Evernote Collect


Evernote’s capture and image processing capabilities were not highly visible yet those who engaged with the both are 2x more likely to become highly active users. As a result made a hypothesis that by increasing visibility and ease of image processing we can increase usage and NAU.

The Project

By Introducing a effortless way to save relevant content into Evernote for better searching and use later on, we can increase visibility to Evernote’s capabilities and increase NAU

The Problem

User's aren't saving as many phone images as we'd expect. Therefore not discovering the full value of storing and retrieving in Evernote.

My Role & The Team

Lead designer

alongside 1 PM and 5 engineers from 2017-2018


Collect is the inverted use case of Scannable. You don’t start an app to scan documents. You just snap and then get a notification that tells you got documents waiting for you. All cleaned up already. Moreover, Cleaning up photos of documents and making the text fully searchable is a crucial use case we should advertise among new users. Documents no longer get lost on your camera roll where you can’t search through them.

Problem trying to solve

User's aren't saving as many phone images as we'd expect. Therefore not discovering the full value of storing and retrieving in Evernote.


- Make importing media into Evernote as effortless as possible

- Provide an easy way to save various touchups to photos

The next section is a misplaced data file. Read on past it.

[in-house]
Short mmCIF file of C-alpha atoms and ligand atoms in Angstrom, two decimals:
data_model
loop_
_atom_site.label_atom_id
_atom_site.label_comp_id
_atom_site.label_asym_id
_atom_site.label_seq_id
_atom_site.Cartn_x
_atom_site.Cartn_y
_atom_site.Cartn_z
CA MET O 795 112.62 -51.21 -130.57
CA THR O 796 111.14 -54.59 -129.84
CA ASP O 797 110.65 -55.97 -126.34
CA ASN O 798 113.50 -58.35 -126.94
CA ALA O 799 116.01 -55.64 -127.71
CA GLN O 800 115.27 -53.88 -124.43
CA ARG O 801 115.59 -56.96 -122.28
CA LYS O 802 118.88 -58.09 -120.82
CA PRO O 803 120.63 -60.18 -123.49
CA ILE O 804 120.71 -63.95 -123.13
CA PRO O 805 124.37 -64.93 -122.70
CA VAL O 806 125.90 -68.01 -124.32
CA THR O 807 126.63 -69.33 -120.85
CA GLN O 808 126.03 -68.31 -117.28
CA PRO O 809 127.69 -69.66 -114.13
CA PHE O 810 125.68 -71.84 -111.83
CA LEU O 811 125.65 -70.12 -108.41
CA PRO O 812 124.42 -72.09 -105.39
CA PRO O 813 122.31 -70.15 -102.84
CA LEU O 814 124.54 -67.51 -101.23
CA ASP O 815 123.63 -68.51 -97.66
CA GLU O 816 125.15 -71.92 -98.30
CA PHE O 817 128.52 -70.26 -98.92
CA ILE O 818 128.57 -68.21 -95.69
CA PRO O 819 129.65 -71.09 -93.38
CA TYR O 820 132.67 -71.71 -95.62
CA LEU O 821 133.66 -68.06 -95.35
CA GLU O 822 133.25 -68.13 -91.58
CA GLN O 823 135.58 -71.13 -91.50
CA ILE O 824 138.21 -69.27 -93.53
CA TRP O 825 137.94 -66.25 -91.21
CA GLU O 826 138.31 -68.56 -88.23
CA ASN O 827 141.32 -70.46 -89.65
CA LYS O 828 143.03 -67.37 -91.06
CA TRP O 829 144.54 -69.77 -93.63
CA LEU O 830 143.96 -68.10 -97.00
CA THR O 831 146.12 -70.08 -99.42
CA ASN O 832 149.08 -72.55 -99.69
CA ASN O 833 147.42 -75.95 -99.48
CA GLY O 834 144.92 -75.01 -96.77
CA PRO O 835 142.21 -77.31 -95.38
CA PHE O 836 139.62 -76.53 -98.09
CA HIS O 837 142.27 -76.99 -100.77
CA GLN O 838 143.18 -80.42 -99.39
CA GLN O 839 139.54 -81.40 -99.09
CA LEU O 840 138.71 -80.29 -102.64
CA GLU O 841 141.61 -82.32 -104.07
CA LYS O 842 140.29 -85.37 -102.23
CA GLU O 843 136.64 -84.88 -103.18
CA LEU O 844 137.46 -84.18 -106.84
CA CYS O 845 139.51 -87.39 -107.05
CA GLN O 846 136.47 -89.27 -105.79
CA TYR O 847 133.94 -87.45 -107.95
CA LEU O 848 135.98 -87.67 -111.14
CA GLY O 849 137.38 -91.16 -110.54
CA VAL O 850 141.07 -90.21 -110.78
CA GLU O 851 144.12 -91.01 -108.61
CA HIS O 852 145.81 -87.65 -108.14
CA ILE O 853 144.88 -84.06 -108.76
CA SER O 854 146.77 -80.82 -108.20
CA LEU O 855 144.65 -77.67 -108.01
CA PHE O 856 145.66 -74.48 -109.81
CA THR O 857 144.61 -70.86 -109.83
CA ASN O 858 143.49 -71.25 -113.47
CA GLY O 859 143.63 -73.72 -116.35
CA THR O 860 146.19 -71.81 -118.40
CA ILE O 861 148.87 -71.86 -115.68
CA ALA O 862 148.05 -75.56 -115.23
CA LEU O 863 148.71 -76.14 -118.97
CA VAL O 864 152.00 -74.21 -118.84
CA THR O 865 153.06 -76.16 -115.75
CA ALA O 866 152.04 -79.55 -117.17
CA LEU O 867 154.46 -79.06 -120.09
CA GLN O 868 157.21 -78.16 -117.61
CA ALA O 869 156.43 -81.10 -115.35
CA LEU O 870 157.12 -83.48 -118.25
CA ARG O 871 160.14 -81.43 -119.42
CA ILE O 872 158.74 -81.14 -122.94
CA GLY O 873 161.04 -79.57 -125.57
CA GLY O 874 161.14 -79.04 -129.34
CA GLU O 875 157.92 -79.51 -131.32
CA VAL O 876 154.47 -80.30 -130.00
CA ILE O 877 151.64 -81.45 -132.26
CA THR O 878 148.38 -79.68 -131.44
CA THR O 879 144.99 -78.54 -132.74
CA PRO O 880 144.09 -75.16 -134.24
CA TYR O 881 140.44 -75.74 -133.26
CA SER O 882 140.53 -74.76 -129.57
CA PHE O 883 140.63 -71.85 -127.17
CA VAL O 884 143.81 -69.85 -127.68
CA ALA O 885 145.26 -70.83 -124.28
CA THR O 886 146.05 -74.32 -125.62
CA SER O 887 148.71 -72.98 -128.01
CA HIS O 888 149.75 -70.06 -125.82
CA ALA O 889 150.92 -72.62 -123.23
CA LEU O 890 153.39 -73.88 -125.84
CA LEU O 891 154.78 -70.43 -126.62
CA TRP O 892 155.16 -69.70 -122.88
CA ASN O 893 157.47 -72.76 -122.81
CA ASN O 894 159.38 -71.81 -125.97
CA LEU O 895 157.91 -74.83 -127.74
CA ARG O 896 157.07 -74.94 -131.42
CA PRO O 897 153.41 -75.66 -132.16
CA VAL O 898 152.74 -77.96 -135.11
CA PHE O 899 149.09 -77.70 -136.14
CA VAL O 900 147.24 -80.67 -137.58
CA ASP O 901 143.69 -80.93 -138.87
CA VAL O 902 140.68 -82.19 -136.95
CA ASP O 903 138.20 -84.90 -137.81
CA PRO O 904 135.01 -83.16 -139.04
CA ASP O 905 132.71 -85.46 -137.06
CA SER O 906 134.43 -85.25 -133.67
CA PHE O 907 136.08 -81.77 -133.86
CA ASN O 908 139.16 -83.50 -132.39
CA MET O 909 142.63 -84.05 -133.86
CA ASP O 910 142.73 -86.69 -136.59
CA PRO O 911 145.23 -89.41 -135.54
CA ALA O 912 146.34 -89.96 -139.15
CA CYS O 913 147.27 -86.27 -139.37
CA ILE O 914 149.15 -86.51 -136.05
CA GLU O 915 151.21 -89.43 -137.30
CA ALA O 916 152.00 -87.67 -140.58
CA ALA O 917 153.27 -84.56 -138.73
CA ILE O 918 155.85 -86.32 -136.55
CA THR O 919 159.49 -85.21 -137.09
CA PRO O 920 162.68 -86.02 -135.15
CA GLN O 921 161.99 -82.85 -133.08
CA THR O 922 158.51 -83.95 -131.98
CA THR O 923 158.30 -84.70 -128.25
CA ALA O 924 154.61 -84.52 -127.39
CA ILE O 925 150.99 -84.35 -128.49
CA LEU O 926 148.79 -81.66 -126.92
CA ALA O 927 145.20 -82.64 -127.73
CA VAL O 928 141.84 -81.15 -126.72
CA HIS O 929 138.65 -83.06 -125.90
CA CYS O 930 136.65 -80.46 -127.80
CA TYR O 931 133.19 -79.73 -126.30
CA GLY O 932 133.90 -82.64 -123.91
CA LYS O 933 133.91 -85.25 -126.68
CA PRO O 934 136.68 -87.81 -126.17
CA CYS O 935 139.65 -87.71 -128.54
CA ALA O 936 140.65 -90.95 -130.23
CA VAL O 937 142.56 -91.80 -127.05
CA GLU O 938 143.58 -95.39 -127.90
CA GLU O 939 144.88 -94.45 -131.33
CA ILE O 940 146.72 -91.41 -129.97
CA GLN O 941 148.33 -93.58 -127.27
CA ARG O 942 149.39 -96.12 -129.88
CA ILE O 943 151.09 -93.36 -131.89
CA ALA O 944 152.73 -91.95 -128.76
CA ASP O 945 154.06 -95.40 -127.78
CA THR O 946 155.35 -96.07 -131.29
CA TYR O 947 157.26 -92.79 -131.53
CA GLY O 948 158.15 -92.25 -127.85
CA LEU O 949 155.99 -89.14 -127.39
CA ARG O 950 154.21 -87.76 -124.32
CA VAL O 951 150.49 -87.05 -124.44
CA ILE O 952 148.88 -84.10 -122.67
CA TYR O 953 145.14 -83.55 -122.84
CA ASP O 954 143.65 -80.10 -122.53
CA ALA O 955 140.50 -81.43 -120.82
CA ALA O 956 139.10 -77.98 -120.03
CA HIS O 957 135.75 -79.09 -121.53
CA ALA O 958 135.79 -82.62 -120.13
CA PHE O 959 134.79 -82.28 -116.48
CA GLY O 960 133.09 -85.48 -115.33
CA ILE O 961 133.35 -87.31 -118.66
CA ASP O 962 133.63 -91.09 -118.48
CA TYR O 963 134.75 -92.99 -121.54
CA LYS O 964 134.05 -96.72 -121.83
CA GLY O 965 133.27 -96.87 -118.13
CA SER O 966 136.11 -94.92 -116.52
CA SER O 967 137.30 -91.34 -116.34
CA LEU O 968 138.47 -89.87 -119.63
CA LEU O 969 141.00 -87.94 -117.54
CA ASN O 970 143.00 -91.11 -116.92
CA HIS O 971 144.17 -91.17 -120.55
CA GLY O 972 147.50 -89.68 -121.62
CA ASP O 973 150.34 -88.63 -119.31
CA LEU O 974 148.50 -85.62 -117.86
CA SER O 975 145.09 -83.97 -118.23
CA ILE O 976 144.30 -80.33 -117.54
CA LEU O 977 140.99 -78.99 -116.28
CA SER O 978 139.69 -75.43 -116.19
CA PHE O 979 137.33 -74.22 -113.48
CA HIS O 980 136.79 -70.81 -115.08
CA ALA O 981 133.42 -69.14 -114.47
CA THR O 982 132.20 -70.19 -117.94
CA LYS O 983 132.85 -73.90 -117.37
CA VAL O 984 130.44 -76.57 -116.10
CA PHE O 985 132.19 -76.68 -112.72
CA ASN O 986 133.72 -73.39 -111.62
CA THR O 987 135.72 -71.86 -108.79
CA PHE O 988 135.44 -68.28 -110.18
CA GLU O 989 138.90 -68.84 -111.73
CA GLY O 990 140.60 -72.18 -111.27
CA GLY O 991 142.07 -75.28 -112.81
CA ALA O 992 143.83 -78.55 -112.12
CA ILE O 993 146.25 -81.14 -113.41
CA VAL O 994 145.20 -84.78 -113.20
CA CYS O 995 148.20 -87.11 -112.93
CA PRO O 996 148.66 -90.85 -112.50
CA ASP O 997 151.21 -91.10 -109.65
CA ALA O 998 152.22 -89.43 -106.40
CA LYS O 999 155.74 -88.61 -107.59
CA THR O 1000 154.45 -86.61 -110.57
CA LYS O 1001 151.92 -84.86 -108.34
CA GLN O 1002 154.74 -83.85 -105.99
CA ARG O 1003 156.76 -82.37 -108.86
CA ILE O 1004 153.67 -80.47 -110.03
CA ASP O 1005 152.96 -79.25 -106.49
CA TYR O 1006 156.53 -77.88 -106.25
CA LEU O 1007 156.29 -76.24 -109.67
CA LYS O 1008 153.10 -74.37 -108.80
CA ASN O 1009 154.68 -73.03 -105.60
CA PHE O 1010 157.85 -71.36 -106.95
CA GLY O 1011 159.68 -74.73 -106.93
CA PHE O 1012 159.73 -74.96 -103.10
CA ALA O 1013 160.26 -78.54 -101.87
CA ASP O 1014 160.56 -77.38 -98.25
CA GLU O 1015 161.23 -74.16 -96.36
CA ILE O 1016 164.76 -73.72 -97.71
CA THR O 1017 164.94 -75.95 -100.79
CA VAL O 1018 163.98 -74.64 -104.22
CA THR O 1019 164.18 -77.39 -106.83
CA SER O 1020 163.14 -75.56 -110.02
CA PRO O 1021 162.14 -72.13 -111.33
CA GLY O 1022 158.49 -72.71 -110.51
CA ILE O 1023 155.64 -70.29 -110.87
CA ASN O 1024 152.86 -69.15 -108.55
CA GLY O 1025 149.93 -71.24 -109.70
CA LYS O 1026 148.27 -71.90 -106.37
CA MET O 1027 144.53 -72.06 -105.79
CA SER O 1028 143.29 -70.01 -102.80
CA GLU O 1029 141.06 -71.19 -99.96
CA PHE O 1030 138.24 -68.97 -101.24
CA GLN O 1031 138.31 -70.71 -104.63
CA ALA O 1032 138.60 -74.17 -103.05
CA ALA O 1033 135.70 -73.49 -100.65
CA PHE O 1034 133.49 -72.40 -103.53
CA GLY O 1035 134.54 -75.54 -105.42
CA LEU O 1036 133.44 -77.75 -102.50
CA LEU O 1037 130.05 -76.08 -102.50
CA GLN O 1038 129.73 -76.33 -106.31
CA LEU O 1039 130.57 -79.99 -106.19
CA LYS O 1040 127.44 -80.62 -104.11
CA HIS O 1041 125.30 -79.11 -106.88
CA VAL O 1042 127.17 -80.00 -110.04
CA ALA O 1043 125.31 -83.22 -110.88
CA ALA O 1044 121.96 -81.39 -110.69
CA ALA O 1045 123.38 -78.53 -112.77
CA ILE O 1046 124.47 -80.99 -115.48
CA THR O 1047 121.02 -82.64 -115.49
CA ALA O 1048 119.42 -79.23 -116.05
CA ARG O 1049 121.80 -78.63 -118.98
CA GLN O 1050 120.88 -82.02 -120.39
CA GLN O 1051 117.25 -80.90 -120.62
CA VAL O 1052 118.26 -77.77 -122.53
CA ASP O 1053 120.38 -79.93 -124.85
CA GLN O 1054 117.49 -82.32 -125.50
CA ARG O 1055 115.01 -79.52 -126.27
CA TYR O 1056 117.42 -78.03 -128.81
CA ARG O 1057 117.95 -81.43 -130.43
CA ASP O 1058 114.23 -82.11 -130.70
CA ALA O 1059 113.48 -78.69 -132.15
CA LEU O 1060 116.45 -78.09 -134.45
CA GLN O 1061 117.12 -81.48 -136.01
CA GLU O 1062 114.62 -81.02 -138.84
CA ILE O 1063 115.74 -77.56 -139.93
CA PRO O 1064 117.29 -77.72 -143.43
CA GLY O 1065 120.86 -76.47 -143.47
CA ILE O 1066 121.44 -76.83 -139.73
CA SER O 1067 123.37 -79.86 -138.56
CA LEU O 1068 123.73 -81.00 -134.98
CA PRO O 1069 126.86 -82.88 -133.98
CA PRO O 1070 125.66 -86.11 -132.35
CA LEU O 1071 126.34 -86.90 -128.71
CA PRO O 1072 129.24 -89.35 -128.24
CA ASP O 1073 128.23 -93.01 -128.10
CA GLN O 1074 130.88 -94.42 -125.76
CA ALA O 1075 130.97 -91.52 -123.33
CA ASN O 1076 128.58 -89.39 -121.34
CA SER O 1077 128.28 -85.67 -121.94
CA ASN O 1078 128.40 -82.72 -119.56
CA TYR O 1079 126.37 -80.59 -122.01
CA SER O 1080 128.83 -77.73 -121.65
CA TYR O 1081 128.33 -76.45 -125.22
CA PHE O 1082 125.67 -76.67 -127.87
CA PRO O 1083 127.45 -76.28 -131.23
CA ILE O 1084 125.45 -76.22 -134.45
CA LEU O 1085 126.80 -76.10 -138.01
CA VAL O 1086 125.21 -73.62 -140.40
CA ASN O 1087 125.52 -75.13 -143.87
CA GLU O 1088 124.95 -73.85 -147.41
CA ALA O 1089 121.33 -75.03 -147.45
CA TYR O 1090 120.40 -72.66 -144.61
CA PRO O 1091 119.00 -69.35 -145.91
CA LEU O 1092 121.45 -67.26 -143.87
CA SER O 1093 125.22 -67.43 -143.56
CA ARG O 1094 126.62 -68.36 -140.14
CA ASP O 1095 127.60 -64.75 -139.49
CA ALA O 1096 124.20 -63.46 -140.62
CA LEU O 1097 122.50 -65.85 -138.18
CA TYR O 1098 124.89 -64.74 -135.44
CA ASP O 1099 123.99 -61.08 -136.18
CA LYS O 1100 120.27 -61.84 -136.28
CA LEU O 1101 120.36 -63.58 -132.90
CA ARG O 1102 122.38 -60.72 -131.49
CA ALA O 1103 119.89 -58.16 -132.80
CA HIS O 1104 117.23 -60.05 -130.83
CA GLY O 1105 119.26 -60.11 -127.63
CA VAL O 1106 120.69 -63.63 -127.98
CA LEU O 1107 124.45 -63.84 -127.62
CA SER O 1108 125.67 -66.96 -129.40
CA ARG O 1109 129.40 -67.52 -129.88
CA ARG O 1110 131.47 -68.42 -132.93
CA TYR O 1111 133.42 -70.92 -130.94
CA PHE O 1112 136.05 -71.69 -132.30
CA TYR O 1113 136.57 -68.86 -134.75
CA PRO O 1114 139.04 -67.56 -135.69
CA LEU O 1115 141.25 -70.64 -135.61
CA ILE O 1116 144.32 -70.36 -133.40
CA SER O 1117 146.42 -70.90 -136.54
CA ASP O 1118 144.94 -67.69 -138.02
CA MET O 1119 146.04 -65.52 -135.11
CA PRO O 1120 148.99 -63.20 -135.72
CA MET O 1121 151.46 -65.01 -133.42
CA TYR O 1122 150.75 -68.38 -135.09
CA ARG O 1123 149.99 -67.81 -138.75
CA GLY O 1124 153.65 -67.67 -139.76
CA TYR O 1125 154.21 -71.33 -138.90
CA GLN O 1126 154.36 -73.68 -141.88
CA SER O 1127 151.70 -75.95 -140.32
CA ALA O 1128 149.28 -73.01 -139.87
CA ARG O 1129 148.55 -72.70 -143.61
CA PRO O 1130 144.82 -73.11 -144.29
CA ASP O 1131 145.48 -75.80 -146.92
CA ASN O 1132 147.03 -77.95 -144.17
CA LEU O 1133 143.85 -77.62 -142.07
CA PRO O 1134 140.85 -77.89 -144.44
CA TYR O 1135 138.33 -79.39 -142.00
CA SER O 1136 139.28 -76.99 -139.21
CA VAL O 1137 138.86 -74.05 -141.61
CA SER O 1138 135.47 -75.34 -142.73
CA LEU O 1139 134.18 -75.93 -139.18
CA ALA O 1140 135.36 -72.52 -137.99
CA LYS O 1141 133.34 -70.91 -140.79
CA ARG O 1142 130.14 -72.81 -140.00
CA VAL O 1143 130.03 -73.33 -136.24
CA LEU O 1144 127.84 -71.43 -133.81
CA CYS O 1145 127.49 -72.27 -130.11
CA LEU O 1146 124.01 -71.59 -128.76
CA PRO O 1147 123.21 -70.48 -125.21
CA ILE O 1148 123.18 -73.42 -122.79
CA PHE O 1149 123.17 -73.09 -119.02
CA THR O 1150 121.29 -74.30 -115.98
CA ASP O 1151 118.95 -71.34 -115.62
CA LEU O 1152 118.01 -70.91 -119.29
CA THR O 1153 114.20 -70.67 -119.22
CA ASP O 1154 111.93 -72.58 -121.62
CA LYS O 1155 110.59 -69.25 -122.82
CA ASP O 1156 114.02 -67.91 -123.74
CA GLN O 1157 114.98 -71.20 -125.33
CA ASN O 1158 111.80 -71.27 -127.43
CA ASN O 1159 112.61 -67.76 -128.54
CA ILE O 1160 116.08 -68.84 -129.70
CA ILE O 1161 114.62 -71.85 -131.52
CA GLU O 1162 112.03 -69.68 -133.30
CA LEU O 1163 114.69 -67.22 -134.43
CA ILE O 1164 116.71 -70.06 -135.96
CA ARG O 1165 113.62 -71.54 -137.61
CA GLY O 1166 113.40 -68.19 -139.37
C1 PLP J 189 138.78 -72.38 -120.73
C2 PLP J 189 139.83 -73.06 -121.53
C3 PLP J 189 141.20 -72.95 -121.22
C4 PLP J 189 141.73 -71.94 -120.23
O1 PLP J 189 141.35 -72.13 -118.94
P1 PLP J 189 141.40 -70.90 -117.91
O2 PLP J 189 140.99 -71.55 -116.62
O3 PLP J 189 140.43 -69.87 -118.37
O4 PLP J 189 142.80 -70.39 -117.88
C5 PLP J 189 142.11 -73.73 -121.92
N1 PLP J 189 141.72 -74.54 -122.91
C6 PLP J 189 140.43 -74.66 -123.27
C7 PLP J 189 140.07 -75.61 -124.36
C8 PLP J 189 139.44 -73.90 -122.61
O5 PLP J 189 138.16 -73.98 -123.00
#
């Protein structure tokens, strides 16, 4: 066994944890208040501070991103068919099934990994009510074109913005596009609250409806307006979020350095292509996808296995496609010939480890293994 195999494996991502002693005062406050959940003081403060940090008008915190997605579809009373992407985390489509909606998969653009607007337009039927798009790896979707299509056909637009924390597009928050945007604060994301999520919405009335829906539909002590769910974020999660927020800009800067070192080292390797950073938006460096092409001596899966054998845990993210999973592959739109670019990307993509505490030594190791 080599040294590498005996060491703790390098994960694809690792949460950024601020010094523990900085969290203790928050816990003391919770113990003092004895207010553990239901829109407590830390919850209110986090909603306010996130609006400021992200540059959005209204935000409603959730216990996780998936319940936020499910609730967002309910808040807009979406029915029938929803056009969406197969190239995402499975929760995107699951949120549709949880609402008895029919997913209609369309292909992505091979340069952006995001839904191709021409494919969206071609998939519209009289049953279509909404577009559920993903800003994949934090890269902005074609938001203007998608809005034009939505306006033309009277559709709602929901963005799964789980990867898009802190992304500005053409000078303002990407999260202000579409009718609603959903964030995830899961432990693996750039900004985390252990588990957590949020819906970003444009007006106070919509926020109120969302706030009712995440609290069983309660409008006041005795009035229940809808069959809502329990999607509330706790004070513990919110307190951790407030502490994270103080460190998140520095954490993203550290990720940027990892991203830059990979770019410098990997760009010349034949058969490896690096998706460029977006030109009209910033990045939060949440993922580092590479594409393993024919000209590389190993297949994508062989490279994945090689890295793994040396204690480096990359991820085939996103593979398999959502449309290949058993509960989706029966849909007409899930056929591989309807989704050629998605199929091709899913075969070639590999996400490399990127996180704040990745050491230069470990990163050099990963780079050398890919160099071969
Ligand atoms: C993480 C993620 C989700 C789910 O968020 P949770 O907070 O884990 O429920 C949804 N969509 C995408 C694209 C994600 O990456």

- Make it effortless to designate each item to its proper home


On the growth team, one of the core areas we focused on was how we can increase attachment visibility & usage in Evernote. As a result few team members developed various prototypes to test how we could leveraged Android's background processing technology to scan for photo's that seem relevant as well as use our in house OCR technology to clean those found photos.

This was a fascinating idea, but the initial prototype's developed had extensive usability and architecture issues that needed to be addressed. As a result I conducted various user testing sessions and played with numerous directions to see what cheap improvements we could make to get a beta ready for public experimentation & validation.


After exploring the various prototypes and explorations previously conducted, I began ironing out a few key usability issues that would be a blocker to shipping this as a public experiment. One of the core issues was how one can easily review and mark a photo as to save or ignore. The prototype we were building off of used a single button & swipe gestures to mark as saved or ignored. Which was constantly coming up as being confusing in internal/external user research sessions. After various concepts were explored, we ended up going with a single toolbar approach that stated each action equally.

Growth Experiment

With initial beta out the door we began instantly seeing the massive impact it was making. Lifting metrics across the board like 38% lift on "Life Time Value" 12% Lift on Premium conversion, 18% lift on newly active users. As we started to see the massive impact this experiment was making, we quickly set our sights on what is left to get this ready for 100% rollout. Few key areas we felt needed to be addressed that would be quick wins are things like